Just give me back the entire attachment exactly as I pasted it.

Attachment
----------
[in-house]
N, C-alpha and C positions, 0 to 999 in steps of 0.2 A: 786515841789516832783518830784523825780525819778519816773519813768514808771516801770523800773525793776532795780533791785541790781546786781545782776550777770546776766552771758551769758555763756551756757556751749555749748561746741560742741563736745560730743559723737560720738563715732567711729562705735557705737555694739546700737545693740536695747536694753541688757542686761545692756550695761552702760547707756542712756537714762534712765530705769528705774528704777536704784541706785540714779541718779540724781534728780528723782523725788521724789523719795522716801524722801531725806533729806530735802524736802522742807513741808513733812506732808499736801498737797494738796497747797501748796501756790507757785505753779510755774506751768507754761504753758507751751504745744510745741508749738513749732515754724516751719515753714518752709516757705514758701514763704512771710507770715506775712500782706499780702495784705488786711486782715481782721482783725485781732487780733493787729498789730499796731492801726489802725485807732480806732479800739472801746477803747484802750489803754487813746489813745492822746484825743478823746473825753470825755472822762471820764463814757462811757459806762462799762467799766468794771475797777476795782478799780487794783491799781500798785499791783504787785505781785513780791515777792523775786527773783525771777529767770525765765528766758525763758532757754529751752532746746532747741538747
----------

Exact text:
[in-house]
N, C-alpha and C positions, 0 to 999 in steps of 0.2 A: 786515841789516832783518830784523825780525819778519816773519813768514808771516801770523800773525793776532795780533791785541790781546786781545782776550777770546776766552771758551769758555763756551756757556751749555749748561746741560742741563736745560730743559723737560720738563715732567711729562705735557705737555694739546700737545693740536695747536694753541688757542686761545692756550695761552702760547707756542712756537714762534712765530705769528705774528704777536704784541706785540714779541718779540724781534728780528723782523725788521724789523719795522716801524722801531725806533729806530735802524736802522742807513741808513733812506732808499736801498737797494738796497747797501748796501756790507757785505753779510755774506751768507754761504753758507751751504745744510745741508749738513749732515754724516751719515753714518752709516757705514758701514763704512771710507770715506775712500782706499780702495784705488786711486782715481782721482783725485781732487780733493787729498789730499796731492801726489802725485807732480806732479800739472801746477803747484802750489803754487813746489813745492822746484825743478823746473825753470825755472822762471820764463814757462811757459806762462799762467799766468794771475797777476795782478799780487794783491799781500798785499791783504787785505781785513780791515777792523775786527773783525771777529767770525765765528766758525763758532757754529751752532746746532747741538747